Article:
Technical analysis involves the use of charts and indicators to predict future price movements of securities. One of the indicators used in technical analysis is the SMI Ergodic Indicator.

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In this blog post, we will explain the SMI ergodic indicator, its components, and how it works. We will also compare the SMI Ergodic Indicator with other indicators and explain its advantages in trading decisions.

What is SMI Ergodic Indicator?

The SMI (stochastic momentum index) Ergodic indicator is a technical analysis tool that predicts trend reversals in the price of an asset by measuring the ratio between the smoothed price change and the smoothed absolute price change of a certain number of previous periods.

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It is calculated in a similar way as the True Strength Index but with added benefits such as a signal line (an exponential moving average of the SMI Ergodic line) and double smoothing. The Ergodic indicator helps identify long trends in prices and is considered accurate for predicting overbought or oversold extremes, which are used as trading signals. The SMI indicator readings range from -100 to 100.

SMI Ergodic Indicator Formula

The formula for calculating the SMI Ergodic Indicator involves several steps. Here’s a step-by-step breakdown:

  1. Calculate the price change and absolute values of change for one bar period:

    change = close – previous close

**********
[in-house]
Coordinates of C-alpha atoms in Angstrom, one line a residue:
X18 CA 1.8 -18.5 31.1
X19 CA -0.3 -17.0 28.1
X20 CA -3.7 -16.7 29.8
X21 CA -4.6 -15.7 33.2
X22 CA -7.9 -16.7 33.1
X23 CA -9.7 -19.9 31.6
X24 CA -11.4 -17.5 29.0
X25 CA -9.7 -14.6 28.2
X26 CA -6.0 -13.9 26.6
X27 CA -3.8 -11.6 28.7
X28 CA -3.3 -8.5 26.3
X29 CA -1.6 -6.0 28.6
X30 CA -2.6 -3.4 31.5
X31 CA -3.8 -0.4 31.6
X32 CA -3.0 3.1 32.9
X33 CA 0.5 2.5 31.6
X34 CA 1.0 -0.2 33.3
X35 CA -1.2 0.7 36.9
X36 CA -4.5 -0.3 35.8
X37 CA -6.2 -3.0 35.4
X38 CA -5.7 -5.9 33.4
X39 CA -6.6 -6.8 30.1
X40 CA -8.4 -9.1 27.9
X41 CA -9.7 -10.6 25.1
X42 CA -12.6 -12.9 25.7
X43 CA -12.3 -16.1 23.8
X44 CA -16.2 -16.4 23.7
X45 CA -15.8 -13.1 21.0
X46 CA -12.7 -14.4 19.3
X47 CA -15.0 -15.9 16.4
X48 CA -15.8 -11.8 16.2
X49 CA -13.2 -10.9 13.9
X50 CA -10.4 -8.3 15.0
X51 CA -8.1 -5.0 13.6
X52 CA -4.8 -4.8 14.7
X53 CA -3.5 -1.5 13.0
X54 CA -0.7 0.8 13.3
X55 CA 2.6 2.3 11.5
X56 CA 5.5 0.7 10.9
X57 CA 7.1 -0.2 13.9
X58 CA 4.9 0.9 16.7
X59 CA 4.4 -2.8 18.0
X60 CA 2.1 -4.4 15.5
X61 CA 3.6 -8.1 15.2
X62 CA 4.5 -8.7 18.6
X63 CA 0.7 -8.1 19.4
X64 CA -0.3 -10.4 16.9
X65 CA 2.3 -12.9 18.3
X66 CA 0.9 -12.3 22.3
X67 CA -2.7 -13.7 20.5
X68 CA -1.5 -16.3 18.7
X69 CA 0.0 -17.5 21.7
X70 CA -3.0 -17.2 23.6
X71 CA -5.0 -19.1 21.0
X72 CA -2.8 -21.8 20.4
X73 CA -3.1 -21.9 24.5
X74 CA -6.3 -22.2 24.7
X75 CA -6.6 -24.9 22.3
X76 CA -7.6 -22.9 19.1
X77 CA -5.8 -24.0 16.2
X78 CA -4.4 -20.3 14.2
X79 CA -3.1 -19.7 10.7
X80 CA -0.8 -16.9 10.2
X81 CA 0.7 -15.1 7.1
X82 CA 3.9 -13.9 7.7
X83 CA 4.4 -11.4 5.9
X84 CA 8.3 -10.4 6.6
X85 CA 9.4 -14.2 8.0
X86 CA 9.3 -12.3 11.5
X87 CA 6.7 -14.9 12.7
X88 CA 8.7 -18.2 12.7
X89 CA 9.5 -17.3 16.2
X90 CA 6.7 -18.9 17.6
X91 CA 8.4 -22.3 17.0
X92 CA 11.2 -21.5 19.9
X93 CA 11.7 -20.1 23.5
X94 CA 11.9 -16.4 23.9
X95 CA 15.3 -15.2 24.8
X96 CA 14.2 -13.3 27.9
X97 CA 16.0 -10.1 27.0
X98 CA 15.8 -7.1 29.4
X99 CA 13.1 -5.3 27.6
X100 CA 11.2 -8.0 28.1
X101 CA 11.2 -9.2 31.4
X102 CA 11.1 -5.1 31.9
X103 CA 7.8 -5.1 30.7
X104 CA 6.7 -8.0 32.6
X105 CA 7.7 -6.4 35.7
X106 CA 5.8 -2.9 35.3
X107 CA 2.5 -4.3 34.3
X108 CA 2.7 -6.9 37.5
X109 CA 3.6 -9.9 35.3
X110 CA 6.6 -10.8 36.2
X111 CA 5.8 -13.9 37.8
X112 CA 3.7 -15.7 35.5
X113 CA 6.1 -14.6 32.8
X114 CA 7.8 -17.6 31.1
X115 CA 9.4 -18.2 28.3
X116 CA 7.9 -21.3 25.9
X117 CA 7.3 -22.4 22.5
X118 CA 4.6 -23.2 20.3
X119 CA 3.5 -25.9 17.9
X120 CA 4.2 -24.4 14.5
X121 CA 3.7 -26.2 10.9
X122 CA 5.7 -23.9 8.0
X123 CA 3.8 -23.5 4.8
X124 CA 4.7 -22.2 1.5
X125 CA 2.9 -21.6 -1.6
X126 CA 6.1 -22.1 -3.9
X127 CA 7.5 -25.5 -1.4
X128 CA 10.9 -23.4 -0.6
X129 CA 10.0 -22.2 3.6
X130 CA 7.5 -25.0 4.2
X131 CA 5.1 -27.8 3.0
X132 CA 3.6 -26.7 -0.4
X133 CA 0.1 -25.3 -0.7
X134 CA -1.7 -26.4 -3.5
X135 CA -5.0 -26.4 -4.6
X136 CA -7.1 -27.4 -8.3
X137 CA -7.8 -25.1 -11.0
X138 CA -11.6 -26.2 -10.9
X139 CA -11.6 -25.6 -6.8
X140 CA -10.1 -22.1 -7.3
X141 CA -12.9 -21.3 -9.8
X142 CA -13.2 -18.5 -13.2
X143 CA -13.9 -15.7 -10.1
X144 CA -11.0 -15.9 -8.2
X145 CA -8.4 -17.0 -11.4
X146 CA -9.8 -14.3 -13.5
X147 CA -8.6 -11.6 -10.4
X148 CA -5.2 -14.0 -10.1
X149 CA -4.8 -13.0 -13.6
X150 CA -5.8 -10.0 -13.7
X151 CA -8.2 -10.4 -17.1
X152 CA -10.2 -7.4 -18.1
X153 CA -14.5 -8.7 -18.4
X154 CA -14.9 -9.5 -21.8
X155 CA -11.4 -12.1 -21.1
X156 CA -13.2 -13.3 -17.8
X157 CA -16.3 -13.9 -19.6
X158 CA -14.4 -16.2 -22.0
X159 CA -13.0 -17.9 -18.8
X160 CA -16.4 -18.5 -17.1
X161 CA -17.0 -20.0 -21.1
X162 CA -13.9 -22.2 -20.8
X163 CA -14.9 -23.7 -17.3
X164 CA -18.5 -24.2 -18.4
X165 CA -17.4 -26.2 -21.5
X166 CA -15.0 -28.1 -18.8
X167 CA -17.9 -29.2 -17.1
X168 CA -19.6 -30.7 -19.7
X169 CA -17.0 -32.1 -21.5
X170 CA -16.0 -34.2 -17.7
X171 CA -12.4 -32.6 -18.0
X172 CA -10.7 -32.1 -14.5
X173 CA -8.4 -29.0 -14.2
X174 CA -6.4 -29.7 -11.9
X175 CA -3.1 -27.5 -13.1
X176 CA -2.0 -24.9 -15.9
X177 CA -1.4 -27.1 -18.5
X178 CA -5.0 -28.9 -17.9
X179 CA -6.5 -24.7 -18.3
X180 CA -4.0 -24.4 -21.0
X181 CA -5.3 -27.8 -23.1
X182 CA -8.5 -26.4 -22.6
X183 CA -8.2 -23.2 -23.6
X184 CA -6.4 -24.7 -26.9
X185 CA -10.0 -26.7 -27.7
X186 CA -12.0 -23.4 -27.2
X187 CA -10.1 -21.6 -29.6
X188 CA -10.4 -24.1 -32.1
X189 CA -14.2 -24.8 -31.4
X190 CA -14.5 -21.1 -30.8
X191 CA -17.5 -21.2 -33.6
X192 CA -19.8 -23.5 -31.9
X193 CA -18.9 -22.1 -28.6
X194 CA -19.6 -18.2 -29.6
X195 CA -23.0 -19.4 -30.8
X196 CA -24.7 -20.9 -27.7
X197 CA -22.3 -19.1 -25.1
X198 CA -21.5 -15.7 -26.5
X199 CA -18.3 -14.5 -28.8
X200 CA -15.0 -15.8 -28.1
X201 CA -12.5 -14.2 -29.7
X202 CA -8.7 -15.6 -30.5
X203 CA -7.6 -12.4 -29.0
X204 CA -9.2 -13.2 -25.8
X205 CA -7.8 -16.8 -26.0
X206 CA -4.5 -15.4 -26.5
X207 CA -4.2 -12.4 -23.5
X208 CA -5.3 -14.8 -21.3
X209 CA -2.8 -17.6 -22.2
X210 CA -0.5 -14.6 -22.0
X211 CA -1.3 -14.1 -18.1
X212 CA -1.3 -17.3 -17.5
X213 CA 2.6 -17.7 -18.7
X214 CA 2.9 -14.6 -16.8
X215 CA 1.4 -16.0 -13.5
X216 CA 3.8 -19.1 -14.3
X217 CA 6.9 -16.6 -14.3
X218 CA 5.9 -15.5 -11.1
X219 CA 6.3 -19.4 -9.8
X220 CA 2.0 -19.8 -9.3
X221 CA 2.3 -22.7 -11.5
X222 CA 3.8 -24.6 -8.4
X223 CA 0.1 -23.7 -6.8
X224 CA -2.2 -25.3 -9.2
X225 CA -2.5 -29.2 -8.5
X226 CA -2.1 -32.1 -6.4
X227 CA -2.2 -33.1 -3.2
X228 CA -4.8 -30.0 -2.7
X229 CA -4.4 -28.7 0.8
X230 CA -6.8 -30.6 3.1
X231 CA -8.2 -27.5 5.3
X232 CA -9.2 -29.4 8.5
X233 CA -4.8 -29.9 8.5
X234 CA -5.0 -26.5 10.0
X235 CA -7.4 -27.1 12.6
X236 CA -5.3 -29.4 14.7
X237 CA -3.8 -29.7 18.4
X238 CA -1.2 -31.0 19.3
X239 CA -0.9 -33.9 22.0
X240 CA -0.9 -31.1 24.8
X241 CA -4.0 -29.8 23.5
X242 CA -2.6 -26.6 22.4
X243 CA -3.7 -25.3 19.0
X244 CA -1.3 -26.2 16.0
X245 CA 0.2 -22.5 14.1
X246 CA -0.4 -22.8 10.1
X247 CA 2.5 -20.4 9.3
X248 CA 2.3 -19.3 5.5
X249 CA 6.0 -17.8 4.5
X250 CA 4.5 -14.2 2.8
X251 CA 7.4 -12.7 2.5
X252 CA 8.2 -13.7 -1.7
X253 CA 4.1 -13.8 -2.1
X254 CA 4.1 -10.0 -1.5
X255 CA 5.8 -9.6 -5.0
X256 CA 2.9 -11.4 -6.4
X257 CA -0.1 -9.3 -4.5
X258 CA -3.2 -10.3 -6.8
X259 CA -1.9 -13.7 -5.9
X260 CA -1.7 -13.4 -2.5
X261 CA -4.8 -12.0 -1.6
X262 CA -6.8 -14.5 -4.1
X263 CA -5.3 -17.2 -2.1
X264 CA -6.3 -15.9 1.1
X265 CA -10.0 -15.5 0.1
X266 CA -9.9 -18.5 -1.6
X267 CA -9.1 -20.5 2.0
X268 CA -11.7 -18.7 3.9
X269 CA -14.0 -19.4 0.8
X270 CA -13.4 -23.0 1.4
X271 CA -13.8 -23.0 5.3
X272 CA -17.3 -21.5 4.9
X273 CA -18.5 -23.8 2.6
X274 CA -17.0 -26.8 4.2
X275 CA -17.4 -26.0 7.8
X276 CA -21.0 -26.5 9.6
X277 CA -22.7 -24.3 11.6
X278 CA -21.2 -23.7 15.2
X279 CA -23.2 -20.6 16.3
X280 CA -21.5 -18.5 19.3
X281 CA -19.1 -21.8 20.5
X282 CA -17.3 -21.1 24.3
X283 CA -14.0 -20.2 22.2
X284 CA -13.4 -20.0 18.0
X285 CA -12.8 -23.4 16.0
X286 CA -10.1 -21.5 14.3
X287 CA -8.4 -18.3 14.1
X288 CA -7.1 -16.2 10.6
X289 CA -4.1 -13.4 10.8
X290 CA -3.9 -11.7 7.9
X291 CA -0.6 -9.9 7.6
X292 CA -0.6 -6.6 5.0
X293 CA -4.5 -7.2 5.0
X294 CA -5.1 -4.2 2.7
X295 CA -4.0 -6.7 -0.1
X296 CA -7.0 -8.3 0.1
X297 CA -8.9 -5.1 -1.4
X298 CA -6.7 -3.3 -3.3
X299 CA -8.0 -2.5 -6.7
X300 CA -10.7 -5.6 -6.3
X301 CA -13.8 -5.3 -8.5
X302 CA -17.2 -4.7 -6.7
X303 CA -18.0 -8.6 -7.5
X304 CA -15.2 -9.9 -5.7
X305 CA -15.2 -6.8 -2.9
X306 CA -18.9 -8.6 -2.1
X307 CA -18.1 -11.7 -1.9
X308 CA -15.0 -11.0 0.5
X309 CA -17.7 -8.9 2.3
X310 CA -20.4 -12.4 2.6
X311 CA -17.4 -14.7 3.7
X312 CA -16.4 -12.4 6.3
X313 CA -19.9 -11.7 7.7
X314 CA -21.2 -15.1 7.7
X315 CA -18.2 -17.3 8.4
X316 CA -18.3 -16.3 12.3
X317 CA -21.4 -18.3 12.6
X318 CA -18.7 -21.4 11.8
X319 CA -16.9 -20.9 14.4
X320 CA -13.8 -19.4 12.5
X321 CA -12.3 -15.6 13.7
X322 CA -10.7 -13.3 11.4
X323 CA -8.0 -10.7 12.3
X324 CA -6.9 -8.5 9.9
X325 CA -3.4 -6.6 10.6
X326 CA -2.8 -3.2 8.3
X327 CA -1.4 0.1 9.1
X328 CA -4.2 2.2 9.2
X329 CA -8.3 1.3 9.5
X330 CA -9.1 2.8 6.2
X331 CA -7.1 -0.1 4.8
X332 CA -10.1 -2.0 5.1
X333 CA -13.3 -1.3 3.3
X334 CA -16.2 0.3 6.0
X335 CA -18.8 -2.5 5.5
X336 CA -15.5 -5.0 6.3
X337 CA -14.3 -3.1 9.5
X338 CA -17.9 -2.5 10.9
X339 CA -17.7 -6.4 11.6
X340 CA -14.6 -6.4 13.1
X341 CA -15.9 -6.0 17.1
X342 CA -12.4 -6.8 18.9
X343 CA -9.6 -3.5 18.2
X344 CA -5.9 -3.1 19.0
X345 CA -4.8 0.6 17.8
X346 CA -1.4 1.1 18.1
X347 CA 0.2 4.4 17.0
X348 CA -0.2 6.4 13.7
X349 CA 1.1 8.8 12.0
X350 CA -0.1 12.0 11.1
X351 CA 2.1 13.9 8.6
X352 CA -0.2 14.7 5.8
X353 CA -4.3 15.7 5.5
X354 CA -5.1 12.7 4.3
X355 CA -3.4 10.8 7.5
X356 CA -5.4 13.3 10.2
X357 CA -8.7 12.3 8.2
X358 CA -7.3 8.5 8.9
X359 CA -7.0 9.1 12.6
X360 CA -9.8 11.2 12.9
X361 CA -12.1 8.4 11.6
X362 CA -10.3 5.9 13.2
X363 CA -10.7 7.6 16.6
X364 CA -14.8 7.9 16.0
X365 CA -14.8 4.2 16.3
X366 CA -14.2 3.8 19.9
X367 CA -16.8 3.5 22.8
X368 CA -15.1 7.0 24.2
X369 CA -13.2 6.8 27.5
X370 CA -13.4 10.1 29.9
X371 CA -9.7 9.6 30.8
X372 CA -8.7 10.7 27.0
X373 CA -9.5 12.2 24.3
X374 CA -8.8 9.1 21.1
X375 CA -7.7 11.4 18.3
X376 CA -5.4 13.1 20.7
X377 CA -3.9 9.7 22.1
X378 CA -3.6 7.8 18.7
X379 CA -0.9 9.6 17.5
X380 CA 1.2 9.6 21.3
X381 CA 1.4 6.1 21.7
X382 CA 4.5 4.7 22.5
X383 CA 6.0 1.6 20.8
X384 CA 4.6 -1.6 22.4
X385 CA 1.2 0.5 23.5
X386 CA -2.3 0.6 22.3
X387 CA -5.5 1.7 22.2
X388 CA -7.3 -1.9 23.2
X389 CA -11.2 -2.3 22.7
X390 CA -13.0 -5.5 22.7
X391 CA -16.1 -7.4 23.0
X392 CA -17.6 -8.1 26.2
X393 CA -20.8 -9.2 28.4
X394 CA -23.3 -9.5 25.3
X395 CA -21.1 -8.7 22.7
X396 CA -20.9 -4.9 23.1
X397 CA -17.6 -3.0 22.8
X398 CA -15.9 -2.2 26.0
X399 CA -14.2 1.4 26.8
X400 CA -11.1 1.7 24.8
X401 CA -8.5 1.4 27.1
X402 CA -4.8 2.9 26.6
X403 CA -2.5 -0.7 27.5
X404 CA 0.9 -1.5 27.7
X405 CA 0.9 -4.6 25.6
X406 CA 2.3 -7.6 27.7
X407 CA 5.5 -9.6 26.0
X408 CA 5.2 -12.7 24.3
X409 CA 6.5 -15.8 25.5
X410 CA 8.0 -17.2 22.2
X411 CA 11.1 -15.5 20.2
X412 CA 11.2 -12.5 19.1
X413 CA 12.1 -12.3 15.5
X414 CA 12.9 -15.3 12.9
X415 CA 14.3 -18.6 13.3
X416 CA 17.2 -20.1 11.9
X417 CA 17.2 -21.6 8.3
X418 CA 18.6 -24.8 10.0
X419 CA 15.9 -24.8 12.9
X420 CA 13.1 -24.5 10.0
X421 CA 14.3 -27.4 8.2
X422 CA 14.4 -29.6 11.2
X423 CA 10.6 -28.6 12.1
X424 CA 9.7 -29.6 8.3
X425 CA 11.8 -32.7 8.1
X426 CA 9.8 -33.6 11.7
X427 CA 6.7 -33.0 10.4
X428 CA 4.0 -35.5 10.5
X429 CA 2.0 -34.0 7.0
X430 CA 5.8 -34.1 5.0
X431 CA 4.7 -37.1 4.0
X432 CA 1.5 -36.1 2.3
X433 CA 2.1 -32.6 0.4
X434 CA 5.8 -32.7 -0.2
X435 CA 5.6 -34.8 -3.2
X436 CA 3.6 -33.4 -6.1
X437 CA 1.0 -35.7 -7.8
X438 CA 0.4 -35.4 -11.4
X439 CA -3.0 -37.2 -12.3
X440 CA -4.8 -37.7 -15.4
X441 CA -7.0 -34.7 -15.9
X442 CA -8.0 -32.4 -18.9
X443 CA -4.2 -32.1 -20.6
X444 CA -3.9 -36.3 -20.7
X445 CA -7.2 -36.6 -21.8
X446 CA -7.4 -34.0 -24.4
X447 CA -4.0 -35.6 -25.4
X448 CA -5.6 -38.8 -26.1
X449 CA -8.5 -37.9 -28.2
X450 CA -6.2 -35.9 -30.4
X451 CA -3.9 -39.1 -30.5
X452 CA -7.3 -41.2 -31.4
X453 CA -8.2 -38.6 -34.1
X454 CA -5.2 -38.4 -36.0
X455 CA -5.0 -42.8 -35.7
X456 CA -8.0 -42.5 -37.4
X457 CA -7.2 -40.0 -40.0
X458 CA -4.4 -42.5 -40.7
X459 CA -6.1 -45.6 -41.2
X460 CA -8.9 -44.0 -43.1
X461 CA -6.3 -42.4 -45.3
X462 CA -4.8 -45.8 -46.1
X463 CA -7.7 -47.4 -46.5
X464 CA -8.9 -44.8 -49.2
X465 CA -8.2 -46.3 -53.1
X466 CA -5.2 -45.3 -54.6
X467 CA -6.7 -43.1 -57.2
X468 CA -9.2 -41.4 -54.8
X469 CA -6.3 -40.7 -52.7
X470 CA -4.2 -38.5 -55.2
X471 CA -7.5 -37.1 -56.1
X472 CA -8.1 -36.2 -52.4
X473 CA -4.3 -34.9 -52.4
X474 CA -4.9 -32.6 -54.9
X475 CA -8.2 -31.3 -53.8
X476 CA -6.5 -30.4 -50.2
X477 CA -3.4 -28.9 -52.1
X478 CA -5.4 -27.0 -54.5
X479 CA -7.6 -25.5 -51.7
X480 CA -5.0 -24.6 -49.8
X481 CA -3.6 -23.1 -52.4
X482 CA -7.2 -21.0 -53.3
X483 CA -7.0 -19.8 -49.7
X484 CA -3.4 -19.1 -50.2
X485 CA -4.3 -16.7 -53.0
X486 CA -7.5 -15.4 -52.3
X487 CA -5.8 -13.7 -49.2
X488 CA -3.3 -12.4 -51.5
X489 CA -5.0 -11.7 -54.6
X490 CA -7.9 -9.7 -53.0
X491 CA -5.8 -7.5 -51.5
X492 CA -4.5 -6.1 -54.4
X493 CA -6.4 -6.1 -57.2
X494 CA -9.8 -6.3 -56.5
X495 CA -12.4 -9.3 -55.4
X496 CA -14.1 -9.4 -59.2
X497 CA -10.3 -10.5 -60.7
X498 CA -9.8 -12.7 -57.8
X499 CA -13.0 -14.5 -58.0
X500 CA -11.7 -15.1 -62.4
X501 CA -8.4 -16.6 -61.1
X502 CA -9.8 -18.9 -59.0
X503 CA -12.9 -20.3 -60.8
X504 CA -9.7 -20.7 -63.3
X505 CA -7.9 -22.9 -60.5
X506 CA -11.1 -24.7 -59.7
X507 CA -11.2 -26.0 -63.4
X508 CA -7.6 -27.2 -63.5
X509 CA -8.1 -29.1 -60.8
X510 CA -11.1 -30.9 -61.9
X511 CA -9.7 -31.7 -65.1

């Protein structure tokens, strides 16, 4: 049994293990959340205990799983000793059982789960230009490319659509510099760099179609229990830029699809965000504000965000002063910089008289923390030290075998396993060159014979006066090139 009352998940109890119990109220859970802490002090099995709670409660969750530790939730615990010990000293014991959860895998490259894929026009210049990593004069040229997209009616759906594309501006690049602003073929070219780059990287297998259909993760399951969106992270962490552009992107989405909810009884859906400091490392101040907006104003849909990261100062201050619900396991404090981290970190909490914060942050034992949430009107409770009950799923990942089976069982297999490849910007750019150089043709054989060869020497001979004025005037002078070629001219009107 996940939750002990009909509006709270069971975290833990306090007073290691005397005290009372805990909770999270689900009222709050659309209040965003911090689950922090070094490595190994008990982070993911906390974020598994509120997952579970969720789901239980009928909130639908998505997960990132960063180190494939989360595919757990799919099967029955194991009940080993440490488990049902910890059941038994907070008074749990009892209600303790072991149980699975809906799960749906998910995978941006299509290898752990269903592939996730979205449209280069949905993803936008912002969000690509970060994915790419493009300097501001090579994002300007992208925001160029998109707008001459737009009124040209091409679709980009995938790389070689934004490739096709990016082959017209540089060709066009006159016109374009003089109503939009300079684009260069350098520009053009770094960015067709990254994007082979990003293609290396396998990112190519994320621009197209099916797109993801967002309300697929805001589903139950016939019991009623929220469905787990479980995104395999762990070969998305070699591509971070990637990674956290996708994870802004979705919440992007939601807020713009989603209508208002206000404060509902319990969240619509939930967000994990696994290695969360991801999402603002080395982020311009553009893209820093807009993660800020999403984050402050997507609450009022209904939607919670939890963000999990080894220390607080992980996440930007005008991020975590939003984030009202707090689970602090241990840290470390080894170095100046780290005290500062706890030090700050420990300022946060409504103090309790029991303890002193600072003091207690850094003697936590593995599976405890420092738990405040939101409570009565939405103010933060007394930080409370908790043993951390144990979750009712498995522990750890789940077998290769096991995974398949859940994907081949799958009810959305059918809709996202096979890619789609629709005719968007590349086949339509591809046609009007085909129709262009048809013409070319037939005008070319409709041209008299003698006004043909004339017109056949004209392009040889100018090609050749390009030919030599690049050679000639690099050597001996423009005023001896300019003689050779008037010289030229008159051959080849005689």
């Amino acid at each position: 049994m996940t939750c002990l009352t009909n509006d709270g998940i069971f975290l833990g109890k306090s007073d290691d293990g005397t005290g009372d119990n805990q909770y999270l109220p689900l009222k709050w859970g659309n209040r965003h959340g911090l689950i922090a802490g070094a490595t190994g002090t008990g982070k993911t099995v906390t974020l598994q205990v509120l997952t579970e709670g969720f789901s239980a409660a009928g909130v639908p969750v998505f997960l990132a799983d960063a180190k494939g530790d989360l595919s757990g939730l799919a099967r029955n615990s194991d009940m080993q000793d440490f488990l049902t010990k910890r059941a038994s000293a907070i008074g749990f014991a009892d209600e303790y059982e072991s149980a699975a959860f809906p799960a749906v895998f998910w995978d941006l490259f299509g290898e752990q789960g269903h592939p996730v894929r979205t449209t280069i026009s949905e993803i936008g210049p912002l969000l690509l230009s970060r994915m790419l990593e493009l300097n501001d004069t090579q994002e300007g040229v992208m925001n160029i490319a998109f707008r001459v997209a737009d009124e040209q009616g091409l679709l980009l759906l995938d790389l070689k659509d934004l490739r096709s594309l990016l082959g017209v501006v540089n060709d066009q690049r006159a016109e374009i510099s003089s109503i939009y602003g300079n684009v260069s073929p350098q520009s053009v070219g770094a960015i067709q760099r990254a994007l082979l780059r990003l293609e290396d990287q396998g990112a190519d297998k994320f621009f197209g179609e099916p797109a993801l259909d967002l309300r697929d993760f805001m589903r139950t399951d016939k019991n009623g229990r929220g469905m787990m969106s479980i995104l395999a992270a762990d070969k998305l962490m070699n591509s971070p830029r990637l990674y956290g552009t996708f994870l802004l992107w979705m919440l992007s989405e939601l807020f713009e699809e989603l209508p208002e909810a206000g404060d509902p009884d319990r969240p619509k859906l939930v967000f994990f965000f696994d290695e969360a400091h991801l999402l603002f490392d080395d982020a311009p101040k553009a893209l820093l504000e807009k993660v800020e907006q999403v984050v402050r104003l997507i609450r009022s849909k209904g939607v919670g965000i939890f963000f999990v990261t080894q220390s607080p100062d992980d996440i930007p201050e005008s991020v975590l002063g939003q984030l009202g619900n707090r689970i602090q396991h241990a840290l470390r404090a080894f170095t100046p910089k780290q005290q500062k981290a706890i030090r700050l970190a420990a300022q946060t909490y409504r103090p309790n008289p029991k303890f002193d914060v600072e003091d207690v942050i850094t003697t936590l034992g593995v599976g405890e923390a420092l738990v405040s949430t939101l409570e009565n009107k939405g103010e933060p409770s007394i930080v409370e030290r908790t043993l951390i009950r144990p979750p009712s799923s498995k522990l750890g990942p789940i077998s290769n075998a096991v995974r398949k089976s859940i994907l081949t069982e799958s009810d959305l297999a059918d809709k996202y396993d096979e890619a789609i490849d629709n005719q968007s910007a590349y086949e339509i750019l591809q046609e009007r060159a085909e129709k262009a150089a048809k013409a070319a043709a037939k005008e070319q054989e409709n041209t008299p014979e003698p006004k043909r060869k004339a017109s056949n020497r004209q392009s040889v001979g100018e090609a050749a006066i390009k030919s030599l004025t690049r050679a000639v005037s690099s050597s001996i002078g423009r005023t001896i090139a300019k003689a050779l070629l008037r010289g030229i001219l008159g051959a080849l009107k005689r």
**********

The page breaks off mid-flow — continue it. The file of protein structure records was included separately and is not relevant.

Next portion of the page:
absolute change = Abs (change)


    the close is the current bar closing price and the previous close is the previous bar closing price.

  2. Calculate the First EMA (EMA change1) of the change:

    EMA change1 = EMA(change, Length1)

    Then calculate the First EMA (EMA abs change1) of the absolute change:

    EMA abs change1 = EMA(absolute change, Length1)


    EMA = Exponential Moving Average

    Length1 = The length of the first EMA, usually set to 4

  3. Calculate the Second EMA (EMA change2) of the EMA change

    EMA change2 = EMA(EMA change1, Length2)

    Then calculate the Second EMA (EMA abs change2) of the EMA abs change1 :

    EMA abs change2 = EMA(EMA abs change1, Length2)


    Length2 = The length of the second EMA, usually set to 7

  4. Calculate the Stochastic Momentum Index as a ratio between EMA change2 and EMA abs change2:

    SMI = EMA change2 / EMA abs change2

  5. Calculate the Signal line (Signal) for the SMI:

    Signal = EMA(SMI, Length3)


    Length3 = The length of the Signal line, usually set to 4

    The resulting value of the SMI Ergodic Indicator oscillates between positive and negative values, indicating overbought and oversold conditions in the market.

Traders often use crossovers and divergences between the SMI and Signal lines as trading signals to identify potential trend reversals or continuation patterns.

How to use SMI Ergodic Indicator in Trading?

First, determine the trend direction of the stock or financial instrument you are trading using a long-term moving average or other trend-following indicators. This will help you identify whether the trend is bullish or bearish.

It is important to have a clear understanding of the trend direction before looking for buy or sell signals from the SMI Ergodic Indicator.